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circa 1930

Augusta Savage (American, 1892 - 1962)

In her renowned sculpture Gamin (the French term for a street urchin) Augusta Savage skillfully captured the mix of pride, inquisitiveness and self-confidence that characterized the many youths struggling for survival on the streets of New York in the 1920s and 1930s. Gamin is Savage's best-known work and has become one of the icons of the cultural revolution known as the Harlem Renaissance. Although Gamin looks like a sturdy bronze bust it is actually made of carefully-painted plaster. Surviving examples in untouched condition like this one are quite rare, for plaster is easily chipped and cracked and the fragile surface is susceptible to scuffs and abrasions.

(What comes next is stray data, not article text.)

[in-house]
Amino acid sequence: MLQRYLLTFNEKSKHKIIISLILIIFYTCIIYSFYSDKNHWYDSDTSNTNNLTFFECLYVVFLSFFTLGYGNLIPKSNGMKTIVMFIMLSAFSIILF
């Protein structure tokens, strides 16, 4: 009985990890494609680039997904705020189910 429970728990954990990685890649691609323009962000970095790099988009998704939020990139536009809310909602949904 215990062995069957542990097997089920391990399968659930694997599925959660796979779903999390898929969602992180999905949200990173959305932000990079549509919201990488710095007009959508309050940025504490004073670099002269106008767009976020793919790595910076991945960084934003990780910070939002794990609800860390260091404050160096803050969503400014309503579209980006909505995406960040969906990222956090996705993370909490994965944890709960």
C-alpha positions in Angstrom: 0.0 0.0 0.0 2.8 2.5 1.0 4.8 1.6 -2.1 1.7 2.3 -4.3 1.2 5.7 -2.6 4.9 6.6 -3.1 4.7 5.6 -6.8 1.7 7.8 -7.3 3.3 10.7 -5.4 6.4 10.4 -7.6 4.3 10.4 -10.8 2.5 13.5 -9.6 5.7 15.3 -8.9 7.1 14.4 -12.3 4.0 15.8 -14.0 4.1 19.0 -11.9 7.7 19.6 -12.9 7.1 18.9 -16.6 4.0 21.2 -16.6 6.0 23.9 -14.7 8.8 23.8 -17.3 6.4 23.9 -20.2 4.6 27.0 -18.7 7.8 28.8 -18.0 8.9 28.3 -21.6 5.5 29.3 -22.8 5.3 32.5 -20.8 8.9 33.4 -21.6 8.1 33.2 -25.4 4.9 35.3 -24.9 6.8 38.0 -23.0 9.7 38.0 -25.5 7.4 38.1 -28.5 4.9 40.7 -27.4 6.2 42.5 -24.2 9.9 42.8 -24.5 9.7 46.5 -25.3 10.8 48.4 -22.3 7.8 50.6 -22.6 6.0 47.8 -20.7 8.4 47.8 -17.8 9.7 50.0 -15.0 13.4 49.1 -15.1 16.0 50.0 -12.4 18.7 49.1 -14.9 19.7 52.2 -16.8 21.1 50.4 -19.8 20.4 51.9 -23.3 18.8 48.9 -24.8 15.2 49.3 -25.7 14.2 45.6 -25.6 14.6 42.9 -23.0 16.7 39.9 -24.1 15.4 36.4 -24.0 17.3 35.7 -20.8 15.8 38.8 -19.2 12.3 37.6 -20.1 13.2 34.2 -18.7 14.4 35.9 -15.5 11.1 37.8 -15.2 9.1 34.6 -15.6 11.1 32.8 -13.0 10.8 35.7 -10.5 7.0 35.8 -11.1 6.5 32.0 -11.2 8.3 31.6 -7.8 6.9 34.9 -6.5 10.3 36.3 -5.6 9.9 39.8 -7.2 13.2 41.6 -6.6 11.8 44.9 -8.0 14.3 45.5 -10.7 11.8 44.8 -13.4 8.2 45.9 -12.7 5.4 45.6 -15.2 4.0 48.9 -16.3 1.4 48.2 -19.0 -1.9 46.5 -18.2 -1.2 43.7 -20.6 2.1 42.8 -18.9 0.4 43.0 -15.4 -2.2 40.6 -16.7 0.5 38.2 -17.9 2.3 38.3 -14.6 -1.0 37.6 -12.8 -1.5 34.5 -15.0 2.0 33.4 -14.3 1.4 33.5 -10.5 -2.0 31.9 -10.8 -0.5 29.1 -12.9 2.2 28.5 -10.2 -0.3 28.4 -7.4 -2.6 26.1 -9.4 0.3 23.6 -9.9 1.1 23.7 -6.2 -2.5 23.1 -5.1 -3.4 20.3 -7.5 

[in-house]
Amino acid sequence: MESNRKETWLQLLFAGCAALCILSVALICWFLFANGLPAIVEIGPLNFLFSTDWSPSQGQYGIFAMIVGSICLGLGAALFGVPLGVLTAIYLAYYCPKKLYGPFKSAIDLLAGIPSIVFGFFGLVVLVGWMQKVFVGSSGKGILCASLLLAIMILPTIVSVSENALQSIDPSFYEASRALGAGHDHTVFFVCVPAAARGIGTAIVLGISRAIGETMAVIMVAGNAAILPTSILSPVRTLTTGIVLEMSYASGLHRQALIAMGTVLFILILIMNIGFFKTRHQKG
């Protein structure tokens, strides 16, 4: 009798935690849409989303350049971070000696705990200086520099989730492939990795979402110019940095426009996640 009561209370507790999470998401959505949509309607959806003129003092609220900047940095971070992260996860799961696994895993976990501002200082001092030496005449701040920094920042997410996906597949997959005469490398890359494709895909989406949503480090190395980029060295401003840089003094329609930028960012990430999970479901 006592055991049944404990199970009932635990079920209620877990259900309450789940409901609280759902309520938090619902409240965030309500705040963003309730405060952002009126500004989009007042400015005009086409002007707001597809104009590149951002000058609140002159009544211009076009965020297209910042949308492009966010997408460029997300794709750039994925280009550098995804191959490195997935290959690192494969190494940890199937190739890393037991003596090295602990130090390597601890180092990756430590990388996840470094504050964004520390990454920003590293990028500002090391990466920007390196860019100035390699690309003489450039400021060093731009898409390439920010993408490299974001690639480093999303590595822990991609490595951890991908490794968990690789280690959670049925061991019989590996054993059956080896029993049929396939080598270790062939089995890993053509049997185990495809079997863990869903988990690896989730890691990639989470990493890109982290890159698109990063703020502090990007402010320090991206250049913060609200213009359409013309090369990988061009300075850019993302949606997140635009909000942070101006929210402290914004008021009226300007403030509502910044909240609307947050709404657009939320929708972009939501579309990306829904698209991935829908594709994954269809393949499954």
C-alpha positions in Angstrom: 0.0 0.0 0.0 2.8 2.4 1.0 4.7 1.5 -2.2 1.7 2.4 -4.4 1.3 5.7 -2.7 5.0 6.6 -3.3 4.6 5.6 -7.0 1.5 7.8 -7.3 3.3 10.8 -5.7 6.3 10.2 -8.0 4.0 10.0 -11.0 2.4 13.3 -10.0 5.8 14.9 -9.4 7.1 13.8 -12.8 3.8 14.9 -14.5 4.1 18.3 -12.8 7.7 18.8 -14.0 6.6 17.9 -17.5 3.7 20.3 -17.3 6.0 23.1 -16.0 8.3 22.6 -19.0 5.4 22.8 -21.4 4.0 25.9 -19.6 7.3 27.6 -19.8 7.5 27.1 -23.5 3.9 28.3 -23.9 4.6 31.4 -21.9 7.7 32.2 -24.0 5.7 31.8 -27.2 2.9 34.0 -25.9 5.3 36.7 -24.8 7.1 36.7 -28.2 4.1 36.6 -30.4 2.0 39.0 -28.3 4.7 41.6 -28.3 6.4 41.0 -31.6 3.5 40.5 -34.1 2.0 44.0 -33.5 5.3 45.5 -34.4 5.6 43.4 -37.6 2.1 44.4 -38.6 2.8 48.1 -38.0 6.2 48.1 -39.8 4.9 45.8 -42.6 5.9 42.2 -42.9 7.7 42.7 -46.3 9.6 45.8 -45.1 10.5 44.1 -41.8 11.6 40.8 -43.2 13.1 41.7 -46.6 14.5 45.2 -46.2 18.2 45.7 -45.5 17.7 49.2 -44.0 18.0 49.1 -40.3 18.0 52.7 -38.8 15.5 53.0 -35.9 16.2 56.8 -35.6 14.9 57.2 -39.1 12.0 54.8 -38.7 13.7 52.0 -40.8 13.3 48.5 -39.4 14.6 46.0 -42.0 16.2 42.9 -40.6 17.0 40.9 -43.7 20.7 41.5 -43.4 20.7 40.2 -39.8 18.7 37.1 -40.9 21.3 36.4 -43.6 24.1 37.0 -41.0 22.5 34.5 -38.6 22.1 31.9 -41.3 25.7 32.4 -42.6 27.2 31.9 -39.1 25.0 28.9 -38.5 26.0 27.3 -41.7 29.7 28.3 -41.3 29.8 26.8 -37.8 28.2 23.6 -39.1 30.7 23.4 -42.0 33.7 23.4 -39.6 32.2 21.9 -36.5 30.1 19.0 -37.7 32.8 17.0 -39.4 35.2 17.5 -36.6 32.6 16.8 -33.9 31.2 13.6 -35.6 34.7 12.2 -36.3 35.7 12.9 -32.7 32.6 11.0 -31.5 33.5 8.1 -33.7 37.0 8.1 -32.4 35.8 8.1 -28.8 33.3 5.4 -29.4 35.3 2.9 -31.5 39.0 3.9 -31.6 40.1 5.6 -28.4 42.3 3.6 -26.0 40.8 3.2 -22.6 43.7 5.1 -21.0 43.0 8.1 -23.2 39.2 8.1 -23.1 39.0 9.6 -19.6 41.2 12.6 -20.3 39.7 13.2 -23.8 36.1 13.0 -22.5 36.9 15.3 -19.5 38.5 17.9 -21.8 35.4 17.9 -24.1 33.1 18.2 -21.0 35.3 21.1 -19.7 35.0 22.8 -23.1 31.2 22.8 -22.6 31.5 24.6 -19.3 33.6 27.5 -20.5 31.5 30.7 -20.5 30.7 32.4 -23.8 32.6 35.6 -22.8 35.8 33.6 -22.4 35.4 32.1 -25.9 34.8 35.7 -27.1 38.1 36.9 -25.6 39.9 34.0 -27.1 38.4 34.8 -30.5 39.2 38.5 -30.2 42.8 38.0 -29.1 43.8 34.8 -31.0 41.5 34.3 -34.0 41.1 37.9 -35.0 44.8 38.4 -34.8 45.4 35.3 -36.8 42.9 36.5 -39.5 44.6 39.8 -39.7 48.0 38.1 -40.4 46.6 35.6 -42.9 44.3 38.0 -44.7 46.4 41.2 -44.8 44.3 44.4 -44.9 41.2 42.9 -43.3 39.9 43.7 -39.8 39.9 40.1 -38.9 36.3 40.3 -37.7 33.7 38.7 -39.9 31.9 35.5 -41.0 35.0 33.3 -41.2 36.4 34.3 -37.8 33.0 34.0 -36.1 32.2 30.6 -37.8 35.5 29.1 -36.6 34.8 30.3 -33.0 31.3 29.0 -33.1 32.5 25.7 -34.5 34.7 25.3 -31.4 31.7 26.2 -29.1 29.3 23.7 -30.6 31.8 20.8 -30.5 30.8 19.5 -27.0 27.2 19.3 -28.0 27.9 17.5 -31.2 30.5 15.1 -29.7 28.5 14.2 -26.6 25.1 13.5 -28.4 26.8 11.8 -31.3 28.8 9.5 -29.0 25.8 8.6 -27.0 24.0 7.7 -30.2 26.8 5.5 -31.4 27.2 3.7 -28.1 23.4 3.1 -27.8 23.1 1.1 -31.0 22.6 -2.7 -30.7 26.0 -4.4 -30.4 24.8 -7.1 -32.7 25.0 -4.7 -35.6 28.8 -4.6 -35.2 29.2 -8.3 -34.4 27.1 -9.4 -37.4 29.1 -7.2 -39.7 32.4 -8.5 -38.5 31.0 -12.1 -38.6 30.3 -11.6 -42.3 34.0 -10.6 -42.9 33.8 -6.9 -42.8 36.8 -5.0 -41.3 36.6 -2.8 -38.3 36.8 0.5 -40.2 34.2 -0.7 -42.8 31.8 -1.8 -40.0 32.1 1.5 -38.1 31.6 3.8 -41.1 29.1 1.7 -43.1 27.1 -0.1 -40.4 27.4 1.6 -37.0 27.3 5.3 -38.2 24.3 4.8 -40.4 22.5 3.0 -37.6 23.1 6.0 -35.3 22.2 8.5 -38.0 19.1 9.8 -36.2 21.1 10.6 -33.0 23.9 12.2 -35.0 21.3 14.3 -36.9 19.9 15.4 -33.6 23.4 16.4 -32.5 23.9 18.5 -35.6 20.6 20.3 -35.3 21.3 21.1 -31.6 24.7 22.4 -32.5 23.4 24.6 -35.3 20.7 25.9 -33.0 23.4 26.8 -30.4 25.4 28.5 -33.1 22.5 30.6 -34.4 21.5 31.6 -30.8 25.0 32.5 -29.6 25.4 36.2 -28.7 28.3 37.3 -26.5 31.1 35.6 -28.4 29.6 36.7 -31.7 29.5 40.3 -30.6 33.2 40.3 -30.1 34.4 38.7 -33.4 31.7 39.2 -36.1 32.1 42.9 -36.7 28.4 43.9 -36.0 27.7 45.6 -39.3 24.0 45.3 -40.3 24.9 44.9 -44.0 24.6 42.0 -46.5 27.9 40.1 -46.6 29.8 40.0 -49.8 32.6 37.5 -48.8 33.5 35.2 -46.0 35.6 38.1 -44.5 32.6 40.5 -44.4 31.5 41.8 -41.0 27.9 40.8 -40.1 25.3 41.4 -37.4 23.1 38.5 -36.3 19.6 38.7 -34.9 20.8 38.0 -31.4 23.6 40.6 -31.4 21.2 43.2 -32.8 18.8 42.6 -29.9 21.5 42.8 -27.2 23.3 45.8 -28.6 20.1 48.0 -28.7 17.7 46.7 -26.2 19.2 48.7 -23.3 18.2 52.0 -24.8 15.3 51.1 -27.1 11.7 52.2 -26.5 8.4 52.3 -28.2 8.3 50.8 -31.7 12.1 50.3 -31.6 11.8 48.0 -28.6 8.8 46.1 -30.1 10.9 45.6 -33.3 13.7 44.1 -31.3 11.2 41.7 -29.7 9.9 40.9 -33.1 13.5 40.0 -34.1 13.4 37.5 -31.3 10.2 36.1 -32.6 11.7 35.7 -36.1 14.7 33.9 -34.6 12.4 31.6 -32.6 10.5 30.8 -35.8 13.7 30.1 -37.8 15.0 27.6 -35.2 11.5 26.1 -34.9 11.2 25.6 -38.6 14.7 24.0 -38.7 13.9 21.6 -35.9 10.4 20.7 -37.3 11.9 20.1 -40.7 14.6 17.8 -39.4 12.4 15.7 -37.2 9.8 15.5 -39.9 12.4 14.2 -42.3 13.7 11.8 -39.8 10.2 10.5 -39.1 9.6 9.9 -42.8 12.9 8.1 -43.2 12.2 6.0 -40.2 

Savage was a mentor to many young artists, including Romare Bearden. Late in his life, Bearden recalled that Savage was an inspiring role model: she was "open, free, resisted the usual conventions of the time, and lived for her art, thinking of success only in terms of how well her sculptures turned out."

plaster, paint

Measurements:    height: 9.25 inches    width: 6 inches    depth: 4 inches

Museum Purchase: Mint Museum Auxiliary Fund 2008.58

Currently on view at Mint Museum UPTOWN